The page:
Art helps healing in our Sanctuary

Art helps healing in our Sanctuary

SANCTUARY – Baptcare’s supported accommodation for people seeking asylum in Preston – held their second art exhibition of residents’ work in December.

The men at Sanctuary have fled desperate situations in the countries of their birth and many of them are suffering from the effects of post-traumatic stress disorder.

The art therapy service we provide at Sanctuary can have a unique role as an intervention tool with traumatised individuals.

Ravi* was unjustly imprisoned, tortured and sexually violated for four years in his home country because of his ethnicity. This has had a profound impact on his mental health.

He spent four years being moved around Australian detention centres and tried to take his life twice during this time.

He arrived at Sanctuary in Melbourne two years ago and now believes art therapy and poetry has helped save his life.

“When I came to Melbourne I had nothing and I was nothing, I thought I was zero,” Ravi said.

“I had been in Australian detention for four months and I couldn’t even speak English. I thought; how could I make anything?”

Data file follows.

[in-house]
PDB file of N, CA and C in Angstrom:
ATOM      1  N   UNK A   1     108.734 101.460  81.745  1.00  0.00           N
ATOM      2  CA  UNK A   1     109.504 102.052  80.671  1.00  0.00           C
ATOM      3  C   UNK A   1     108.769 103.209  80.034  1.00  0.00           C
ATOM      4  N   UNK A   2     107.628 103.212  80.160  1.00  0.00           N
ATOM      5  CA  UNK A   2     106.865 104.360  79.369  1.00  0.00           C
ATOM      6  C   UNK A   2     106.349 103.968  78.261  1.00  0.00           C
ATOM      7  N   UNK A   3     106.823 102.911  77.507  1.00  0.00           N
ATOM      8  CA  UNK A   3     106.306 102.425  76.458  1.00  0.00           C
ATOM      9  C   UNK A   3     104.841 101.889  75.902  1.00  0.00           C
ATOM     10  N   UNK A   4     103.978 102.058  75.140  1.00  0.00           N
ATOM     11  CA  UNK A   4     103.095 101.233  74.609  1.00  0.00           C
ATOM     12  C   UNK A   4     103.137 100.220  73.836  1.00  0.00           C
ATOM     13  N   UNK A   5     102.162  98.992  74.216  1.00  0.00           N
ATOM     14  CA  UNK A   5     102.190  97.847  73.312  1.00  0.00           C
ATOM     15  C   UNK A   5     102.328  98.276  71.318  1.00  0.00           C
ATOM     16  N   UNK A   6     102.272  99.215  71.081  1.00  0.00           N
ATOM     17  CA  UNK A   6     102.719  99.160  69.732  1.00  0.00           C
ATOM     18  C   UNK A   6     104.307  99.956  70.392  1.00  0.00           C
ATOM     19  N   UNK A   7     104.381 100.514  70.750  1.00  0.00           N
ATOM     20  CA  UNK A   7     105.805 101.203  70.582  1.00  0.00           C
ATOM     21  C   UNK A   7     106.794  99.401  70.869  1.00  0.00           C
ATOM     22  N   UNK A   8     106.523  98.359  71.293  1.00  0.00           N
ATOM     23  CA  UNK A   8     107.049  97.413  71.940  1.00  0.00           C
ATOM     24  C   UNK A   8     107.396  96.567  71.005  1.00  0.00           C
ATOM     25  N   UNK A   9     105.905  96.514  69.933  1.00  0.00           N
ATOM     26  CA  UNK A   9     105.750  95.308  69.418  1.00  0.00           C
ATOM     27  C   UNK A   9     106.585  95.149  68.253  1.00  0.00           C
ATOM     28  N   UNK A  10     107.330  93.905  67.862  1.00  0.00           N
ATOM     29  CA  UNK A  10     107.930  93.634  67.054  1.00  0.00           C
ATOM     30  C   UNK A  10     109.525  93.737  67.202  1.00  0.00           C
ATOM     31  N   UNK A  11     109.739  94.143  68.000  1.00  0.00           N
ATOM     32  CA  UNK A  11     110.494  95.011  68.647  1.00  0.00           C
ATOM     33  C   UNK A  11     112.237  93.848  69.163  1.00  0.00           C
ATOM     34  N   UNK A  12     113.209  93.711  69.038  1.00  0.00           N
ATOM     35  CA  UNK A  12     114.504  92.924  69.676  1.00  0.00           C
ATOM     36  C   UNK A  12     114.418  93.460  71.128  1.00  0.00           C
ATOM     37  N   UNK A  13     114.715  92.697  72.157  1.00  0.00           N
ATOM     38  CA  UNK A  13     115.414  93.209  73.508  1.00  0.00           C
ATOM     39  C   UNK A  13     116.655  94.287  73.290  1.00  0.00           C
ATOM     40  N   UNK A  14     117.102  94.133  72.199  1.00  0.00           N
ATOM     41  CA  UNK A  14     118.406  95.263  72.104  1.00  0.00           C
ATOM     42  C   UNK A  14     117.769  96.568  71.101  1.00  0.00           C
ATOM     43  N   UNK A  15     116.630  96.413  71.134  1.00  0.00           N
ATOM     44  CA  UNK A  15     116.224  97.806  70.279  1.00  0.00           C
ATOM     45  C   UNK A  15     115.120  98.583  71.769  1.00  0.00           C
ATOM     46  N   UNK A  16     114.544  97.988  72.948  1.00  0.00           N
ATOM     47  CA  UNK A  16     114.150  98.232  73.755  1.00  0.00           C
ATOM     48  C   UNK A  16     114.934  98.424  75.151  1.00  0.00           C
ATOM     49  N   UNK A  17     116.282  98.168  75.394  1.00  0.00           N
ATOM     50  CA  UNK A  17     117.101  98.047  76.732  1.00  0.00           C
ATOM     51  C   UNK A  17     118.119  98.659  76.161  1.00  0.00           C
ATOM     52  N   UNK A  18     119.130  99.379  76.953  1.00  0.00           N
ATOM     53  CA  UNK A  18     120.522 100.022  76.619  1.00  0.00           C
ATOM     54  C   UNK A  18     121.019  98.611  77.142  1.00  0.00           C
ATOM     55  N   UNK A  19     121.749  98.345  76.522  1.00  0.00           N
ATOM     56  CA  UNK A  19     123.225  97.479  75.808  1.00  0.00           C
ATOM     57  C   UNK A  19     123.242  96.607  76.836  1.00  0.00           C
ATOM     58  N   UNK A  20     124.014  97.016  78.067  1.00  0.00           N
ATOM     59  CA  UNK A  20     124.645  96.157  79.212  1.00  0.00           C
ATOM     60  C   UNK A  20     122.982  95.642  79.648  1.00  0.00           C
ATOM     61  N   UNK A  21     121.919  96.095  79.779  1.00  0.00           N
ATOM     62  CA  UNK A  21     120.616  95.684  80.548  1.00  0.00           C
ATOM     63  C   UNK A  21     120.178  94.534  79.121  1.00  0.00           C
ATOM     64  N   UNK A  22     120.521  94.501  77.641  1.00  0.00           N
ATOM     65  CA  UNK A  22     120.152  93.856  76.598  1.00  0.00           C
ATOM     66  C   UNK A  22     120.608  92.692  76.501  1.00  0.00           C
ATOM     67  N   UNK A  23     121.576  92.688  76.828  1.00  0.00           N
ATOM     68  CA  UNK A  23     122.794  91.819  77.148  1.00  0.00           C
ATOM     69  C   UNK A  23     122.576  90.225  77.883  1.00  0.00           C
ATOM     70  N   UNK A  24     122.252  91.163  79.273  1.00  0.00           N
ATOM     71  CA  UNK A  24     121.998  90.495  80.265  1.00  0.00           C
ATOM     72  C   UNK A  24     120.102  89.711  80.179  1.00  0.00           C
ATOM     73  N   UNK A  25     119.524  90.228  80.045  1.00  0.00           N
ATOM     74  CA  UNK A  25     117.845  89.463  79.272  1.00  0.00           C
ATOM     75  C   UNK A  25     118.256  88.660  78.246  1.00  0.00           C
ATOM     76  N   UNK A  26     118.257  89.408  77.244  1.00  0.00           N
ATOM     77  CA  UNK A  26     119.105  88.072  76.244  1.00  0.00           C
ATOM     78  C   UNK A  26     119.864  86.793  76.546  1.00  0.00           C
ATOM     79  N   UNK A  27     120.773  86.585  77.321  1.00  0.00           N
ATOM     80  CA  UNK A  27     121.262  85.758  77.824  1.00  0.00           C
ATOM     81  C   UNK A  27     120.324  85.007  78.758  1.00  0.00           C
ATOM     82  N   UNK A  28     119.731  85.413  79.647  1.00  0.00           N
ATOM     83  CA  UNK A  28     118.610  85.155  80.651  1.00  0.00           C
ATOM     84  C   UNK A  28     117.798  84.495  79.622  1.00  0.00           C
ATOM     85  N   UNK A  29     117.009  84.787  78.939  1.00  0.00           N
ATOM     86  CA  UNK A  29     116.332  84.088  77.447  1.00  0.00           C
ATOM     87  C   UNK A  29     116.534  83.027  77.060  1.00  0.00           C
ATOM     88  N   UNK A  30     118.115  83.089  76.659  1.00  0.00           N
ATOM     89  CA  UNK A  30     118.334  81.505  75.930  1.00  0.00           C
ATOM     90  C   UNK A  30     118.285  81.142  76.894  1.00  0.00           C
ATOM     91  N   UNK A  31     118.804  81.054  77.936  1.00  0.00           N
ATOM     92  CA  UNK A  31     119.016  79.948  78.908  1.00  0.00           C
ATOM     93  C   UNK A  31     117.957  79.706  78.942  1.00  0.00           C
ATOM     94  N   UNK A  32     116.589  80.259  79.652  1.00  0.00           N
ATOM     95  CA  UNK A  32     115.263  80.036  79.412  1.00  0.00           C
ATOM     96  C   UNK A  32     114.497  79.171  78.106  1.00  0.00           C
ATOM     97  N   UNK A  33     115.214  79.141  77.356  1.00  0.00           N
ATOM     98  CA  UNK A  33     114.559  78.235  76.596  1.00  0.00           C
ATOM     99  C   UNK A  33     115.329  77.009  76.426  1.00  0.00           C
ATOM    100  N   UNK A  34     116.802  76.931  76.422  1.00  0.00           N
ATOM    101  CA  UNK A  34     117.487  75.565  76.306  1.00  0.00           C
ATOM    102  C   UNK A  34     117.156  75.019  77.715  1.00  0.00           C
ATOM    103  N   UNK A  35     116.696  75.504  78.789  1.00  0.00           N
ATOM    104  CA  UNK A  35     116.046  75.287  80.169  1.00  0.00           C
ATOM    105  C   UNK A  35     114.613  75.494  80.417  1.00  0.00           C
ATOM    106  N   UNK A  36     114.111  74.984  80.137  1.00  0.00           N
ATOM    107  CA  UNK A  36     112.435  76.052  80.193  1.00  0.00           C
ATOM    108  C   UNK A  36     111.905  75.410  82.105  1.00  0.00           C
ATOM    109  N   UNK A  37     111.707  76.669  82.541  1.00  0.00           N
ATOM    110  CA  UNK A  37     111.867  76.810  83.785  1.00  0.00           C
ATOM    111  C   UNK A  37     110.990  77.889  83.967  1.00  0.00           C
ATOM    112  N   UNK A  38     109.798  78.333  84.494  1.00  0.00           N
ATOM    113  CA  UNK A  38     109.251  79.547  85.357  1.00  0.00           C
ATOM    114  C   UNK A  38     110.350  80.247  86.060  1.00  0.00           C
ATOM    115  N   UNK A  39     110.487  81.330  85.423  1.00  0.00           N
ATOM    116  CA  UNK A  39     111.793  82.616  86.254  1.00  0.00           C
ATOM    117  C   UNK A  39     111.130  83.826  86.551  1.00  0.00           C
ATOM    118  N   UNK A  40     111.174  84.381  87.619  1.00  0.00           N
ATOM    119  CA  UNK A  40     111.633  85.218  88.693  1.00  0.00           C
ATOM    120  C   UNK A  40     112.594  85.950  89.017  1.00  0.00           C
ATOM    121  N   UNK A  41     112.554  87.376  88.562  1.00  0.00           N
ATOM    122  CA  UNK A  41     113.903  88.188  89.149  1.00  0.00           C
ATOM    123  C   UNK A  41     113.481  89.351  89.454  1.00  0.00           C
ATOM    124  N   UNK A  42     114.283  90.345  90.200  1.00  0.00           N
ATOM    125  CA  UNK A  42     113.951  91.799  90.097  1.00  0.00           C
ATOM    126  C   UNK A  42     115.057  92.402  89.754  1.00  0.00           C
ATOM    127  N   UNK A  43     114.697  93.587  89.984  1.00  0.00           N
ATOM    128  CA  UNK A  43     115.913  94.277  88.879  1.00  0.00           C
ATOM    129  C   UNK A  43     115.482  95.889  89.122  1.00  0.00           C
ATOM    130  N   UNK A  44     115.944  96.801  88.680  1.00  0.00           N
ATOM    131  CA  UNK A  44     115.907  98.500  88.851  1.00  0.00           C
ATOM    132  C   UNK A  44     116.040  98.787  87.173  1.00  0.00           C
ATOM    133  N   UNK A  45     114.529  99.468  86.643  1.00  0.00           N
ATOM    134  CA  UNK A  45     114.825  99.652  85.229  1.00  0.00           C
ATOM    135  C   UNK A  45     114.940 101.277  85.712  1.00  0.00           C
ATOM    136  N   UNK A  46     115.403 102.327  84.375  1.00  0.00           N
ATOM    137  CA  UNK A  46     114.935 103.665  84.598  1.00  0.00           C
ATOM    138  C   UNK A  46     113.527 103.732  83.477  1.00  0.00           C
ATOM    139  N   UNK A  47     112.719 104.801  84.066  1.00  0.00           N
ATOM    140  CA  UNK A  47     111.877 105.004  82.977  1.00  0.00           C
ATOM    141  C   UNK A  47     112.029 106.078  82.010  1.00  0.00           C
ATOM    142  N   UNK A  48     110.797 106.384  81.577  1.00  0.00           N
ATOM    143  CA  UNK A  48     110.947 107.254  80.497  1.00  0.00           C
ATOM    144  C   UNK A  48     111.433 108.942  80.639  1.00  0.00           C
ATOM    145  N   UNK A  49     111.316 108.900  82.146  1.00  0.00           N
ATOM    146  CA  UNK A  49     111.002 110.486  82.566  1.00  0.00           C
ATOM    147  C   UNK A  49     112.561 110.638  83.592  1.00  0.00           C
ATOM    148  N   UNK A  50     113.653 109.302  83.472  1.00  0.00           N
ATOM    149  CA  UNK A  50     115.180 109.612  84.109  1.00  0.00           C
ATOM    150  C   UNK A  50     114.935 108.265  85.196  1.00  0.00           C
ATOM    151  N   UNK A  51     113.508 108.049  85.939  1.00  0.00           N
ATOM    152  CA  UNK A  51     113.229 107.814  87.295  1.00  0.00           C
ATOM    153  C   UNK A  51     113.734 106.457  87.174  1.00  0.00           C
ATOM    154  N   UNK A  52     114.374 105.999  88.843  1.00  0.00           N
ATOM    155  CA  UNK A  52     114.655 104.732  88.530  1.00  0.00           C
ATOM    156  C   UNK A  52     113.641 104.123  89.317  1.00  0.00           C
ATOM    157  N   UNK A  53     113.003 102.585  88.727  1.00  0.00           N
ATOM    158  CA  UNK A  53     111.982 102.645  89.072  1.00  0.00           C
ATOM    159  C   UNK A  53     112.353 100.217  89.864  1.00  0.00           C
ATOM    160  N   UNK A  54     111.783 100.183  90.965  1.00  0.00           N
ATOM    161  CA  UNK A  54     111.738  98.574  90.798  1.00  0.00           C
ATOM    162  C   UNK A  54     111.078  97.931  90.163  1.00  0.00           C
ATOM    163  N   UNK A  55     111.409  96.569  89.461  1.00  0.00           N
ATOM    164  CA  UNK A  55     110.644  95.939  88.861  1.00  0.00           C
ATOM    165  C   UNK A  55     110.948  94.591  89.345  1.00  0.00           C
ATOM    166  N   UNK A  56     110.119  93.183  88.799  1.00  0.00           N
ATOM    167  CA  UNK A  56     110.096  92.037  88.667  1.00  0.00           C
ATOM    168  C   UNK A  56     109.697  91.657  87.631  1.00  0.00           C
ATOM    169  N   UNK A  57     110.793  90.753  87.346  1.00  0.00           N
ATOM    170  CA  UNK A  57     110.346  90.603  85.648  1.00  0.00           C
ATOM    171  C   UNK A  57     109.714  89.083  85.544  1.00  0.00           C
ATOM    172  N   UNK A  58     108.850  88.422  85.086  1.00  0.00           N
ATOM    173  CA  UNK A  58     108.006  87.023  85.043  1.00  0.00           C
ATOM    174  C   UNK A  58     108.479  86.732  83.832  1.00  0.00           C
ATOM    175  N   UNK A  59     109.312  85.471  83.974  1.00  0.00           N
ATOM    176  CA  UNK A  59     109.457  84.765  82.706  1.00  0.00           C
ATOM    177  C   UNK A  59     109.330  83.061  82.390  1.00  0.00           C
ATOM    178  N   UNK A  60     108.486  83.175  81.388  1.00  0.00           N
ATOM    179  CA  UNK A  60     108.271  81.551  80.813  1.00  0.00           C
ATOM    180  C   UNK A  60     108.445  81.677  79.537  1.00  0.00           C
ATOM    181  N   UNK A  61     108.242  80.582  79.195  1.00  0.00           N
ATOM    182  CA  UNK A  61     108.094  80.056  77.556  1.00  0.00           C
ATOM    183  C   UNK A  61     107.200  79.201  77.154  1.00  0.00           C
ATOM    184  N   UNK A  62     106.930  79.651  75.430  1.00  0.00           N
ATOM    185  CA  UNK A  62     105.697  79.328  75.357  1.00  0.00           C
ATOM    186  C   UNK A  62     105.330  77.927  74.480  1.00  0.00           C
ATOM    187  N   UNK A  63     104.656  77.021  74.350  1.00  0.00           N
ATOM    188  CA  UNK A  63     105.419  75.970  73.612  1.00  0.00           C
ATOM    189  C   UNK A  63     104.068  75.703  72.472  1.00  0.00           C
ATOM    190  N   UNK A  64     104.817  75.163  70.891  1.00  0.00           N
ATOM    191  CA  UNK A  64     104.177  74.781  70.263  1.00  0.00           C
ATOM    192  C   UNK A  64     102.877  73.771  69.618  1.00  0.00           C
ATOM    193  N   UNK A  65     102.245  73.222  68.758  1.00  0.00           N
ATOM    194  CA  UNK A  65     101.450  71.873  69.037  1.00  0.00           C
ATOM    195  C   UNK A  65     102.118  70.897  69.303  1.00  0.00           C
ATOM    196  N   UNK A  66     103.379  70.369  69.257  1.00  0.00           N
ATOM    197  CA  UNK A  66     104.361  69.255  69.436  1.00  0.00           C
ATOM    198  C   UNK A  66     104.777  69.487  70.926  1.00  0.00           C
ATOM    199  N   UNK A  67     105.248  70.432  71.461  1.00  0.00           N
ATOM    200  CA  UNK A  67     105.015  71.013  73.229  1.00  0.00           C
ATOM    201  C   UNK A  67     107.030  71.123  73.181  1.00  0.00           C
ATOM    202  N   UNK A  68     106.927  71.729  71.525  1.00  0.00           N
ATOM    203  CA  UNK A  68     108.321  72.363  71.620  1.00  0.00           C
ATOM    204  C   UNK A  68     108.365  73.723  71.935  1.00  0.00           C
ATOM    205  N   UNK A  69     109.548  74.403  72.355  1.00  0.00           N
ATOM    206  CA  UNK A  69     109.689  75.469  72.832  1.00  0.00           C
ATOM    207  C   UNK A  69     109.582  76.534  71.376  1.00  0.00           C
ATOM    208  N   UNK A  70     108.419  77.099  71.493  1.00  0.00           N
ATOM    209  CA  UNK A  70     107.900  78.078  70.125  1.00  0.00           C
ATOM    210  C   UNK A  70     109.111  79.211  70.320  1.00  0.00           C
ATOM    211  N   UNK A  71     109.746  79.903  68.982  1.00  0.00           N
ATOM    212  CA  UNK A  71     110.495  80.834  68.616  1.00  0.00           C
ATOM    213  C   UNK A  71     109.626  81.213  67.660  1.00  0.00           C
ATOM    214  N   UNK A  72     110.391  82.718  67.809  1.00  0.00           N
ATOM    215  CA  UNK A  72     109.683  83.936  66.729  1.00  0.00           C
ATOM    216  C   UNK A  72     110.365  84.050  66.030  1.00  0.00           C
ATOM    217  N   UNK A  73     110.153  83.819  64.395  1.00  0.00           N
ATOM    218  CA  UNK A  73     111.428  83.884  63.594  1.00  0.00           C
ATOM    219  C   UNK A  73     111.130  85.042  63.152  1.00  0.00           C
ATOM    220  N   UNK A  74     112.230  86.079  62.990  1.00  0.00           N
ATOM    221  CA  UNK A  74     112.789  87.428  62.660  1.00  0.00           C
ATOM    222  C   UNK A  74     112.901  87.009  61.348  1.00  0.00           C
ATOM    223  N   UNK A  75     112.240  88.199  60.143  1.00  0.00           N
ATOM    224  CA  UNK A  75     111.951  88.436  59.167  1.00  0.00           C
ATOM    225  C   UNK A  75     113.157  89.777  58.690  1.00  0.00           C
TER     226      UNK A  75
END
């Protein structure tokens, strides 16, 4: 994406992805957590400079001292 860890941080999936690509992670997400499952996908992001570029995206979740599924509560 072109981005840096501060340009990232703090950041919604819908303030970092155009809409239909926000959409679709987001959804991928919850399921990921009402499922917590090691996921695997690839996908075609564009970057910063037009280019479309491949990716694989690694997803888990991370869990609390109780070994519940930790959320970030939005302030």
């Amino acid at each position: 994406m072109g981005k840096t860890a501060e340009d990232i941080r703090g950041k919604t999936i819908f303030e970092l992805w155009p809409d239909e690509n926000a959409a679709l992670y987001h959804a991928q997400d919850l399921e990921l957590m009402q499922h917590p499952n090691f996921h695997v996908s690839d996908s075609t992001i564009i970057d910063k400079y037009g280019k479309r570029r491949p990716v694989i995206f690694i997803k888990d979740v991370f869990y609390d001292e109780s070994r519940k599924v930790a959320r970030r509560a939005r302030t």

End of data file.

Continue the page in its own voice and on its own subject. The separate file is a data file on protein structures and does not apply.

The group collaboration sessions are non-judgmental and invitational, with no pressure on participants to share stories and Ravi has felt his confidence grow in many ways.

“I never drew or painted in school and I didn’t think I could do it when I started, but every time you try something more and now I’ve painted maybe twenty paintings.”

“My English is improving too.”

Ravi’s paintings are bright, bold and beautiful with a sense of hope, something the artist and poet is starting to feel more of these days.

“I still don’t know what my visa situation will be or what the future will bring,” he said.

“Sometimes I have nightmares and I feel very sad, but I have much more happiness than I did two years ago.”

*Names have been changed

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